The “Yes” posters are going up in the windows of our office this week, physically adding our collective voice to the call that this moment be firmly grasped.
Will it? We don’t know; perhaps not. Maybe Australia will say No, its definitive answer to the offer made by the Uluru Statement, and if that’s the answer then we as a nation will have to live with it and what it says about us.
We hope it doesn’t come to that. As lawyers, we have thought and talked through all of the arguments and concerns. We are comfortable that the advocated risks are immaterial; more importantly, we see why this is not just uncontroversial as a constitutional reform, but needed.
Race is in Australia’s constitution. It always has been. Since 1967’s referendum, First Nations people have been counted as humans – that was the only positive change it made. The historical facts underpinning the constitution’s establishment remain unchanged. The land on which we all live was taken from its original owners by acts of violent acquisition, without negotiation, treaty or compensation.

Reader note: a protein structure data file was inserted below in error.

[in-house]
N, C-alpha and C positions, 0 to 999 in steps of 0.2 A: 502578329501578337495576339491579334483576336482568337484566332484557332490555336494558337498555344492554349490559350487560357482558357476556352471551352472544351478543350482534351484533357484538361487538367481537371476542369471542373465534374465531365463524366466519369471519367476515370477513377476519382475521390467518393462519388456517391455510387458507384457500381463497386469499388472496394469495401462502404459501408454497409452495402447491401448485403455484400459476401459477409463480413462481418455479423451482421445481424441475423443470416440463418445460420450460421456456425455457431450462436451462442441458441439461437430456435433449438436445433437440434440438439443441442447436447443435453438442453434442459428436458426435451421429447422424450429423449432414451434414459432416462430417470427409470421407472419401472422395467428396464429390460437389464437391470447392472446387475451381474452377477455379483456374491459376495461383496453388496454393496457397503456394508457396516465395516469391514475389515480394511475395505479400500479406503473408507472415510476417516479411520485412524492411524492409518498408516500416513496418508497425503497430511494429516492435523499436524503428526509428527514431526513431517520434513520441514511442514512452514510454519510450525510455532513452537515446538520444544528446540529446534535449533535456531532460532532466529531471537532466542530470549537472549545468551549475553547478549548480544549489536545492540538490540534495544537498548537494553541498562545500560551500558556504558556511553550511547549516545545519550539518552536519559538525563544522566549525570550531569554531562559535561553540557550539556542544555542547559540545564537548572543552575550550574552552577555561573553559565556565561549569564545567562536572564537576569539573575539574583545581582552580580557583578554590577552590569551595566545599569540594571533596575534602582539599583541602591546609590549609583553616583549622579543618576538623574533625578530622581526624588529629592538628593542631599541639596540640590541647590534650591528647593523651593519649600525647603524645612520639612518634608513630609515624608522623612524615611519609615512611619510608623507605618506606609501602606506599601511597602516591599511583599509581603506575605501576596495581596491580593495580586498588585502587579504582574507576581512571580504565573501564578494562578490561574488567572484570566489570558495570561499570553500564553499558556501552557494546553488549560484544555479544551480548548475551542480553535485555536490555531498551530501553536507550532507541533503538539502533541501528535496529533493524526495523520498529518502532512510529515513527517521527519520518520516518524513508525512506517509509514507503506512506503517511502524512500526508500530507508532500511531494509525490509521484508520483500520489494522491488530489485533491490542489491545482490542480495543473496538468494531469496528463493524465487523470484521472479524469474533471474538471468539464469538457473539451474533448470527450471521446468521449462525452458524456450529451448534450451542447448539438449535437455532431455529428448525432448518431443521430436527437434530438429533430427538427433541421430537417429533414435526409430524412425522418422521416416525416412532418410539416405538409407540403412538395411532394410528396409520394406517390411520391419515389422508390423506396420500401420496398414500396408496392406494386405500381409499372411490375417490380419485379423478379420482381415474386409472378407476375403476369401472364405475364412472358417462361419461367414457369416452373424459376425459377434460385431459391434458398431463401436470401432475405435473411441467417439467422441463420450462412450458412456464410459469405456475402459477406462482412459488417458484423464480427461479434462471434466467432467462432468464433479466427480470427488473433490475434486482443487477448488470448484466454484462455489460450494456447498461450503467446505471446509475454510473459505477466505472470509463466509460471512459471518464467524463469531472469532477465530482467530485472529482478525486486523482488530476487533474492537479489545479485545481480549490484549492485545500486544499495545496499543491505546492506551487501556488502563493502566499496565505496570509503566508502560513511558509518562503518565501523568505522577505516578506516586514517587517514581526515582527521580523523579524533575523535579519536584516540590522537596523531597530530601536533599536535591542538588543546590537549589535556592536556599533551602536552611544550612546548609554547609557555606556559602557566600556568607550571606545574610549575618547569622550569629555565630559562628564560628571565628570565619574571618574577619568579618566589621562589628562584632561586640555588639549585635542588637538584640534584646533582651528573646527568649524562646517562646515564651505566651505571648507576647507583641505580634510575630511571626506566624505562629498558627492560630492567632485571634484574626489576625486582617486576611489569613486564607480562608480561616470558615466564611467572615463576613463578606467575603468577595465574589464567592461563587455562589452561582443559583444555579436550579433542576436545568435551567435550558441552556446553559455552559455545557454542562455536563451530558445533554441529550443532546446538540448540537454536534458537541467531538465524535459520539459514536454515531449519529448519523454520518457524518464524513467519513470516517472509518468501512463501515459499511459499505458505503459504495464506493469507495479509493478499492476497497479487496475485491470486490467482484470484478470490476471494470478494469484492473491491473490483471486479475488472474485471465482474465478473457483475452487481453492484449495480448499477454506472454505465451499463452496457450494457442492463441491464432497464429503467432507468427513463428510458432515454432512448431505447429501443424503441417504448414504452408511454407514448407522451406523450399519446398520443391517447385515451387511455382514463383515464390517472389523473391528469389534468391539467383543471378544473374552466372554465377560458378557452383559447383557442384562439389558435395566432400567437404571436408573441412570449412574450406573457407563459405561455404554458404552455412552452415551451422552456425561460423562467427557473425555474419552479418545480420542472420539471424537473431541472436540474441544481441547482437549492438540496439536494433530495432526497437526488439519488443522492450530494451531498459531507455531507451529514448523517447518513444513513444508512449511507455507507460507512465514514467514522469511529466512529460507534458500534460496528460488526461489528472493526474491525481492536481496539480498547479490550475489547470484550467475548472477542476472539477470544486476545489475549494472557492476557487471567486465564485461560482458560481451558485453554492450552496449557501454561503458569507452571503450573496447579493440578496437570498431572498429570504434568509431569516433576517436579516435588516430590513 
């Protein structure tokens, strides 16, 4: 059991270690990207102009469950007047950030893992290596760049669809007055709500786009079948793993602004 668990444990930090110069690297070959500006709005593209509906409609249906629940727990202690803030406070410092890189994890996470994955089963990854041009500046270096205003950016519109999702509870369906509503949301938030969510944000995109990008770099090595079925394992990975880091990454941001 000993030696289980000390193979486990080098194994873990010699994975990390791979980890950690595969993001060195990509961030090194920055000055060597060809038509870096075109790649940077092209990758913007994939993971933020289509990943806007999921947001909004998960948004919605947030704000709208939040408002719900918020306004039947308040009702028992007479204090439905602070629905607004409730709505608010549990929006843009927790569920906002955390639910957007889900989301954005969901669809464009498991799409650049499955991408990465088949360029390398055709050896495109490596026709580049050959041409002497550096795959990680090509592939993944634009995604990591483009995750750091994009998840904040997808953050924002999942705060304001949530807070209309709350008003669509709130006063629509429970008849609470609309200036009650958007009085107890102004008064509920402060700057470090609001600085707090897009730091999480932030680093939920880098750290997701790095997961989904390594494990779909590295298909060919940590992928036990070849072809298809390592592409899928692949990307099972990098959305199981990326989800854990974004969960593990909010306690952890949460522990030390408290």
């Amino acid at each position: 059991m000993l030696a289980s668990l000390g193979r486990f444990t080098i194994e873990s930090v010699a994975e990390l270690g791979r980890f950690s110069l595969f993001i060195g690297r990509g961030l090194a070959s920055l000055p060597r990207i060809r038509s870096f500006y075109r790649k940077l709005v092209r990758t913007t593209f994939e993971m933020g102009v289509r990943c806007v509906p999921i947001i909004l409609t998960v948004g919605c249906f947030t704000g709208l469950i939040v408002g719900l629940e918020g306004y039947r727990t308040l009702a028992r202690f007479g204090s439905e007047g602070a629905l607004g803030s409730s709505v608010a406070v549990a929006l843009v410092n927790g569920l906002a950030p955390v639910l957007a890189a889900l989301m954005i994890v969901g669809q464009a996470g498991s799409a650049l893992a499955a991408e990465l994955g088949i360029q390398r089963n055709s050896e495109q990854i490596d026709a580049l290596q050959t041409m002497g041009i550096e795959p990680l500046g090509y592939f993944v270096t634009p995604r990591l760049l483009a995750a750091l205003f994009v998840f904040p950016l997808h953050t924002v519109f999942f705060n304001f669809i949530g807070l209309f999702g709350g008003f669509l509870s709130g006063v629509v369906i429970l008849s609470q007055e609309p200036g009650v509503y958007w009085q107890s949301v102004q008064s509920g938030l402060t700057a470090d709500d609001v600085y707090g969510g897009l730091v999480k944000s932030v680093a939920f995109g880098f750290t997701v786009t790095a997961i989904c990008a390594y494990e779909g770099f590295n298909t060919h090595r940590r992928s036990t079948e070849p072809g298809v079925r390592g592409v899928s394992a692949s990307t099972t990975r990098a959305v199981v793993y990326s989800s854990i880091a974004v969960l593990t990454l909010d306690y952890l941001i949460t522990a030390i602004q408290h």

When it came to federating the various colonies into a single nation in 1901, First Nations people were not consulted or even discussed, other than through a common consensus that they were in the process of dying out anyway.
Australia was thus created and has been maintained on a racist lie, which the law treated for a long time as a legal fiction called terra nullius but which continues with the conceit that the offences of dispossession and destruction of ancient culture were mere pragmatic expedients at the time and don’t matter now.
The Uluru Statement was an act of generosity, an open-handed invitation to a process of healing and reconciliation. After long and comprehensive consideration, it represents what First Nations people are asking all of us to do. The Voice is an essential first step. It will do no harm, upset no balance apart from the balance of privilege which needs to be changed.
Giving a voice to the dispossessed, disadvantaged and wounded descendants of the victims of colonisation is a small measure with profound benefits. Saying no to the request now in front of us would be an act of denial that would resonate equally deeply and for all time.
We embrace the call to walk together on this journey. We say Yes.
This opinion piece is provided by TEDxSydney partner, Marque Lawyers.